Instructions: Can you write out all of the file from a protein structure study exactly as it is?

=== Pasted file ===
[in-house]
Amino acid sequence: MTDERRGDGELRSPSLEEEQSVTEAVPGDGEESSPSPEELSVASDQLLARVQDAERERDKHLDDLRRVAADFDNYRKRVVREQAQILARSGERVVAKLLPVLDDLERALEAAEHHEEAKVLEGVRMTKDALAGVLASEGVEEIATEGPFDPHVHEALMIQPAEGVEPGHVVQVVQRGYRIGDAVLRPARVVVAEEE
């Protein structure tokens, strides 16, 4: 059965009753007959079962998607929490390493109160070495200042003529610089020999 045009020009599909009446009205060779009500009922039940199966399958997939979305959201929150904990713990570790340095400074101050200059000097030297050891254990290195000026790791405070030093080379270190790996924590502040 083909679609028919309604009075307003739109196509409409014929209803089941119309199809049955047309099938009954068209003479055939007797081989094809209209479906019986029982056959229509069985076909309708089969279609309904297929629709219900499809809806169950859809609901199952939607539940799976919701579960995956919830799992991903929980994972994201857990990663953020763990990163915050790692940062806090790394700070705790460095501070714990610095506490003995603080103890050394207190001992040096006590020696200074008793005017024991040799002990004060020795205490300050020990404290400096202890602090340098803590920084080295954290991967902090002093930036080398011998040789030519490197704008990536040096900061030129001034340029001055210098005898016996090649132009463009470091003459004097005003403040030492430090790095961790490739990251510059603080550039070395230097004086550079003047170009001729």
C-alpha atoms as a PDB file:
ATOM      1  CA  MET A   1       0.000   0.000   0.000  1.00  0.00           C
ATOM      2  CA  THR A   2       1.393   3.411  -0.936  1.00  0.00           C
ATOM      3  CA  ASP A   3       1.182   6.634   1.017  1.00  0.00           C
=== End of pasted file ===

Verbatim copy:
[in-house]
Amino acid sequence: MTDERRGDGELRSPSLEEEQSVTEAVPGDGEESSPSPEELSVASDQLLARVQDAERERDKHLDDLRRVAADFDNYRKRVVREQAQILARSGERVVAKLLPVLDDLERALEAAEHHEEAKVLEGVRMTKDALAGVLASEGVEEIATEGPFDPHVHEALMIQPAEGVEPGHVVQVVQRGYRIGDAVLRPARVVVAEEE
């Protein structure tokens, strides 16, 4: 059965009753007959079962998607929490390493109160070495200042003529610089020999 045009020009599909009446009205060779009500009922039940199966399958997939979305959201929150904990713990570790340095400074101050200059000097030297050891254990290195000026790791405070030093080379270190790996924590502040 083909679609028919309604009075307003739109196509409409014929209803089941119309199809049955047309099938009954068209003479055939007797081989094809209209479906019986029982056959229509069985076909309708089969279609309904297929629709219900499809809806169950859809609901199952939607539940799976919701579960995956919830799992991903929980994972994201857990990663953020763990990163915050790692940062806090790394700070705790460095501070714990610095506490003995603080103890050394207190001992040096006590020696200074008793005017024991040799002990004060020795205490300050020990404290400096202890602090340098803590920084080295954290991967902090002093930036080398011998040789030519490197704008990536040096900061030129001034340029001055210098005898016996090649132009463009470091003459004097005003403040030492430090790095961790490739990251510059603080550039070395230097004086550079003047170009001729």
C-alpha atoms as a PDB file:
ATOM      1  CA  MET A   1       0.000   0.000   0.000  1.00  0.00           C
ATOM      2  CA  THR A   2       1.393   3.411  -0.936  1.00  0.00           C
ATOM      3  CA  ASP A   3       1.182   6.634   1.017  1.00  0.00           C